Huntington Beach is planning a major upgrade of its land management software system, the first in 14 years. The update will affect city departments such as planning, building and public works.

The Huntington Beach City Council voted unanimously this month, to allocate $3.2 million to invest in the software upgrade, which includes a lot of automation and new online services for prospective homebuyers, real estate agents and developers.

The contractor for the software upgrade will be Accela Inc., a software outfit based in San Ramon. Richard Chenette, president of Go Live Technology, was brought on by the city to oversee the project and choose the vendor. Chenette says that Huntington Beach has reached a crossroads with its IT systems and had to decide whether to put bandages on an old and outdated system or to go ahead with a larger and more expensive conversion that many critics say is well-overdue.

According to city staff, the proposed new system upgrades are at least six years overdue and will link the planning, building, code enforcement, public work, business and fire departments. Staff hope that the new system will enable the city to process it’s $10 million worth of development projects, permit requests and business licensing that Huntington Beach receives more rapidly each year. Users will be able to renew business licenses and report possible code violations online to a variety of different departments, something never possible before. The software is already in use by more than 2,100 cities across the country.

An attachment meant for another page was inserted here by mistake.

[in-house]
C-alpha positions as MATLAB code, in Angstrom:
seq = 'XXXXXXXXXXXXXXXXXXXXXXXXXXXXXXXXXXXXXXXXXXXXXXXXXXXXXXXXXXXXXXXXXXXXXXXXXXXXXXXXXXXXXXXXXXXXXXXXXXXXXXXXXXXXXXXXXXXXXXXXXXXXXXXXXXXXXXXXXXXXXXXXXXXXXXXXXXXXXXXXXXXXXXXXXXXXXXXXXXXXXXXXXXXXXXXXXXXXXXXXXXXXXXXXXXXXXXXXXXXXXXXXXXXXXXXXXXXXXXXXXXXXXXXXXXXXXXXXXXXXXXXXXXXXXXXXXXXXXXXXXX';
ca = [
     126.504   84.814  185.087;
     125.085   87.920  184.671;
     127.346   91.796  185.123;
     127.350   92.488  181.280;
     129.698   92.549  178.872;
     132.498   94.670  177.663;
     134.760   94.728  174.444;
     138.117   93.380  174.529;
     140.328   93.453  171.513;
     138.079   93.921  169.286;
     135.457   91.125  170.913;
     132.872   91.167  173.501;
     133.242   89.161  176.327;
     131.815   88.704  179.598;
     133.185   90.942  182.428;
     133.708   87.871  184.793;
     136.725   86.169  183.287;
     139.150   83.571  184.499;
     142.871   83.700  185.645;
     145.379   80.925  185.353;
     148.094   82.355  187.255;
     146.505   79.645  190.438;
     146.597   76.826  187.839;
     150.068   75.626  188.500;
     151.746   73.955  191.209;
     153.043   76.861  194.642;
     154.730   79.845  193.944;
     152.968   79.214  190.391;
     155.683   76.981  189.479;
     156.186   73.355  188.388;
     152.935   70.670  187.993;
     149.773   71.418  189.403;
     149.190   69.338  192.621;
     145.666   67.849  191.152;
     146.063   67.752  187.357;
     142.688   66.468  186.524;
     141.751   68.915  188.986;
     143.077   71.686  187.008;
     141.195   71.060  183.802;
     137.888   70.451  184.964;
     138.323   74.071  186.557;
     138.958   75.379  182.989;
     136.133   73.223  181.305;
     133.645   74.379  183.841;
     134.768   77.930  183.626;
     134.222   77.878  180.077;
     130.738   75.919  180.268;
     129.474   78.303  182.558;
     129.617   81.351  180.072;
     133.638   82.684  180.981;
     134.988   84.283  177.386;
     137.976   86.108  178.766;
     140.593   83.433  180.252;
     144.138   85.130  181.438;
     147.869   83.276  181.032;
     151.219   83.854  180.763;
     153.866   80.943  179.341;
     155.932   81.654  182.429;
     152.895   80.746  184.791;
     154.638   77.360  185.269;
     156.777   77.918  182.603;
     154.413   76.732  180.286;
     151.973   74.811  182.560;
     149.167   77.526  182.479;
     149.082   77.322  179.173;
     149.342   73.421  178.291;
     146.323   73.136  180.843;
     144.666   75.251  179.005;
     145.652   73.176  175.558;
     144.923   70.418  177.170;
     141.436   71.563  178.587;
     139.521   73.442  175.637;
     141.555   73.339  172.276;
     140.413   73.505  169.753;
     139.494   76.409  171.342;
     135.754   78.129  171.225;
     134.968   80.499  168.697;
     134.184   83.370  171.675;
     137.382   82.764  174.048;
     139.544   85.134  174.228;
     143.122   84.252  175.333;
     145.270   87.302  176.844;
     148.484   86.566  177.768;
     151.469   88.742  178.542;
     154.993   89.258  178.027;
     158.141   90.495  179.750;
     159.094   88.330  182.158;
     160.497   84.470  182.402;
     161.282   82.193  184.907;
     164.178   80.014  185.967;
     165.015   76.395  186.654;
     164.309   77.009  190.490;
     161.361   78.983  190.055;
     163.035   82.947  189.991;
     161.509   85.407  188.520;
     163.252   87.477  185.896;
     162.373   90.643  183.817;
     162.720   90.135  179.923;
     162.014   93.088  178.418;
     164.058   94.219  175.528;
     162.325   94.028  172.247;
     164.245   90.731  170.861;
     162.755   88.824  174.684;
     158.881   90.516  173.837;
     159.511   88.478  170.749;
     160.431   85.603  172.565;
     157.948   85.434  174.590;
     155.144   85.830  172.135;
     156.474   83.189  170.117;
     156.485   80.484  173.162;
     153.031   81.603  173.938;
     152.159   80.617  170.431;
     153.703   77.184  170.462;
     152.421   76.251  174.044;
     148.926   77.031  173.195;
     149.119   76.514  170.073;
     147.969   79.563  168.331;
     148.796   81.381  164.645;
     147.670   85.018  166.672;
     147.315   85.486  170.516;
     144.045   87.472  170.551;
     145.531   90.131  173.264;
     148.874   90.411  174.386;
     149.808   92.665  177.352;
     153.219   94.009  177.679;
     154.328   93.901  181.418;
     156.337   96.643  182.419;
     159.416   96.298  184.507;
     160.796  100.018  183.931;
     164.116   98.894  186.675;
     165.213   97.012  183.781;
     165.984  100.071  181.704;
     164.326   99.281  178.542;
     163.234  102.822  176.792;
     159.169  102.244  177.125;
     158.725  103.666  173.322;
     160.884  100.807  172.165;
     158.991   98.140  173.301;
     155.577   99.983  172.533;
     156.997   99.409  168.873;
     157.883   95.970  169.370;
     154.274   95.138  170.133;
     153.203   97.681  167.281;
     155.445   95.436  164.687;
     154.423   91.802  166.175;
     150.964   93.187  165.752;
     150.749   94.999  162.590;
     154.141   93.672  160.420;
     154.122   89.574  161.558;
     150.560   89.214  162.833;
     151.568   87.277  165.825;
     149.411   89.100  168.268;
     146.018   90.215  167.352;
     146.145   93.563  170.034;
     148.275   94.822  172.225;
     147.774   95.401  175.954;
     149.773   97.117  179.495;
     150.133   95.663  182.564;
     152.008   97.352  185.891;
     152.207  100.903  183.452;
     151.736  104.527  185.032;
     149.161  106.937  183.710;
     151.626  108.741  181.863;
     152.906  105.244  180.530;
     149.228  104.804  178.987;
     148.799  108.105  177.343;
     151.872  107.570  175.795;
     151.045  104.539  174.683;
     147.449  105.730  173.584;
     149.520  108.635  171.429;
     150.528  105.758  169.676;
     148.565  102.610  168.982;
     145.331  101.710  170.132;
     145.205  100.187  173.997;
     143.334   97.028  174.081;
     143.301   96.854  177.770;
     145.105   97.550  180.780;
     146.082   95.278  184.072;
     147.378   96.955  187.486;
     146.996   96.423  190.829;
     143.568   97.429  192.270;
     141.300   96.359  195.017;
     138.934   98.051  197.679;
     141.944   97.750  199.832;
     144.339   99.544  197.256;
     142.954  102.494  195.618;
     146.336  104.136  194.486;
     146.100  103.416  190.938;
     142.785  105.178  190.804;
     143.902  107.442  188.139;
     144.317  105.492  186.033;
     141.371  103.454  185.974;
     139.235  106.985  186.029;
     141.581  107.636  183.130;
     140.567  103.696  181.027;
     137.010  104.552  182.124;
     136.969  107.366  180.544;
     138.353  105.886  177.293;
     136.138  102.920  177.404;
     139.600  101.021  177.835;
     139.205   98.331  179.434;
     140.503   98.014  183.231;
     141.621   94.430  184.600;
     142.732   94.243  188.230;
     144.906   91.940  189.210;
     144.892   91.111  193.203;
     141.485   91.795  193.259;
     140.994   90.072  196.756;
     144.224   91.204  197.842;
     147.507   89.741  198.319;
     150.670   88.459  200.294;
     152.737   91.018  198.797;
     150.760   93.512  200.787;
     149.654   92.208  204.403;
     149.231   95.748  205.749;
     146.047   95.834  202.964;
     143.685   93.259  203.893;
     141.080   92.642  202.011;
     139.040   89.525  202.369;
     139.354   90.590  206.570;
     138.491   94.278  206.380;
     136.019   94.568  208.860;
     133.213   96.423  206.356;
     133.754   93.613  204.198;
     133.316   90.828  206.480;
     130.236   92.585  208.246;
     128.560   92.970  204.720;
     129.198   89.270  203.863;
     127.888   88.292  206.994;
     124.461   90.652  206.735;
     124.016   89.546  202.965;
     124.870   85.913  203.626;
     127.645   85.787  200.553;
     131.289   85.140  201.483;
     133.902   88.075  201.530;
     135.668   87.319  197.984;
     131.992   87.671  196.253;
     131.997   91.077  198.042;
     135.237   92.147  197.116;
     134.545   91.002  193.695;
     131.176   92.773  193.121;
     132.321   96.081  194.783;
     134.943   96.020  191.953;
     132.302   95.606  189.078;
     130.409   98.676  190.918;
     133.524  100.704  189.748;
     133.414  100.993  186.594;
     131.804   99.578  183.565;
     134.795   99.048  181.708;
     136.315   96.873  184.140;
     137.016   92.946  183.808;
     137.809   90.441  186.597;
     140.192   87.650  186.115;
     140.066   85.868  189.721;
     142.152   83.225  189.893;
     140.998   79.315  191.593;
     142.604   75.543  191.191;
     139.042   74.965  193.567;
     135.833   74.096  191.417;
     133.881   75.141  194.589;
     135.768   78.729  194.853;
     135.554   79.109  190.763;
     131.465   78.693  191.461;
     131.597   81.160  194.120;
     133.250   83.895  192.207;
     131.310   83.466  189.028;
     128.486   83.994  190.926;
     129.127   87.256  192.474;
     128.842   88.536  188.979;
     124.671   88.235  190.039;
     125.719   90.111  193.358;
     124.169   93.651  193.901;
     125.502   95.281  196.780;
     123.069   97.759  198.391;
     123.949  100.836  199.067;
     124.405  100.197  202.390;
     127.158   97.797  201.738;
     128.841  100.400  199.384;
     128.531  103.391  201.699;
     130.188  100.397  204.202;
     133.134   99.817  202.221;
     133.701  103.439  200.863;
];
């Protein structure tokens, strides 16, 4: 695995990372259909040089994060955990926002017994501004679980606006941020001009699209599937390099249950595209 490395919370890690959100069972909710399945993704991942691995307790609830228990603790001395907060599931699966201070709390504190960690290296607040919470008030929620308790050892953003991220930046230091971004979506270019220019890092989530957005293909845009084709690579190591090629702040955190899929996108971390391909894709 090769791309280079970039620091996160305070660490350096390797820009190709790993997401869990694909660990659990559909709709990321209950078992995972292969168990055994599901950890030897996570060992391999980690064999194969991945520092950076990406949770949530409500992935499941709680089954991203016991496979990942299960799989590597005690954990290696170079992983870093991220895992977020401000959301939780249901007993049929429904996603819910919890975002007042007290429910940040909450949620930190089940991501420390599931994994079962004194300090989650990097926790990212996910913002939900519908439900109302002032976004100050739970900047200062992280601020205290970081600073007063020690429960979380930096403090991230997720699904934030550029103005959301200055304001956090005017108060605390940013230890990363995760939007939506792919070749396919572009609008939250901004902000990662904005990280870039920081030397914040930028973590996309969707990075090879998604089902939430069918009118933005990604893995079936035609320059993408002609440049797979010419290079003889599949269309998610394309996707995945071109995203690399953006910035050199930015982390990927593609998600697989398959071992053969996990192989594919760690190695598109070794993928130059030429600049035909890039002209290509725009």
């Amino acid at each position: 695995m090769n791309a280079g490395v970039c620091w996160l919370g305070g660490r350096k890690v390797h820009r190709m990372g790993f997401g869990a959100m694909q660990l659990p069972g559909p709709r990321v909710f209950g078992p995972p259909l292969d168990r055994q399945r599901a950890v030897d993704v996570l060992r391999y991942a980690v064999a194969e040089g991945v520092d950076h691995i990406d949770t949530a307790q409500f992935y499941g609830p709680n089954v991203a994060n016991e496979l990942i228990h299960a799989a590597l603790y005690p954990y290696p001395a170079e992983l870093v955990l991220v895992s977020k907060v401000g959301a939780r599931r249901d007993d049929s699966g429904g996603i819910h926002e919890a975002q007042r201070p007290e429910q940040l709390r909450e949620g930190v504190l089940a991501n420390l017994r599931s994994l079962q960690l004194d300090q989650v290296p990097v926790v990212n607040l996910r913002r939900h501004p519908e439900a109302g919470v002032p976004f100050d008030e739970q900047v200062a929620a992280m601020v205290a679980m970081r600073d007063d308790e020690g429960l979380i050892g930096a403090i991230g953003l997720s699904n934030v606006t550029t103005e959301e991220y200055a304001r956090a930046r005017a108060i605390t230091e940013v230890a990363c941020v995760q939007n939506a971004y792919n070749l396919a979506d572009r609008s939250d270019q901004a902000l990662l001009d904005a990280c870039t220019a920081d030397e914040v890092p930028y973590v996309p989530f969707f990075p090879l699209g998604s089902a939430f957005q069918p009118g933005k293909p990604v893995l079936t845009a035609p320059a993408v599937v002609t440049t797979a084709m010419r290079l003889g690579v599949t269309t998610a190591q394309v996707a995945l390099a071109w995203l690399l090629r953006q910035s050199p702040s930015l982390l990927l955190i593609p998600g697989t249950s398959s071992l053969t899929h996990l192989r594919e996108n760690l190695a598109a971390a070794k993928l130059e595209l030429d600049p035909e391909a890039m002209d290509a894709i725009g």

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Proponents of the new system say that it will allow residents to get building permits more efficiently as well as follow the progress of projects through plan reviews and building inspections online. Residents and developers will also be able to track and review inspection reports and pay fees online via home computers or smartphones, according to city staff. Reducing vehicle trips to deliver applications is another boasted boon of the new software.

On the city side, inspectors will be able to use the system to submit reports via mobile devices and share reviews between the many, now disconnected, departments. The online land management system is called an Enterprise Land Management System and will be custom-fit to meet the particular needs of Huntington Beach. The city estimates that it will take about two years to fully implement the new software. But high maintenance costs of the new system is drawing criticism. A few members of the Huntington Beach City Council say that the cost of keeping the proposed system up and running, which account for nearly a third of the total estimated project budget, is too high.

The city, however, is not bearing the majority of the costs. The project is to be funded from a number of different sources, including a $2 million grant from the state, $300,000 from the Air Quality Management District fund and another $900,000 from General Fund reserves.

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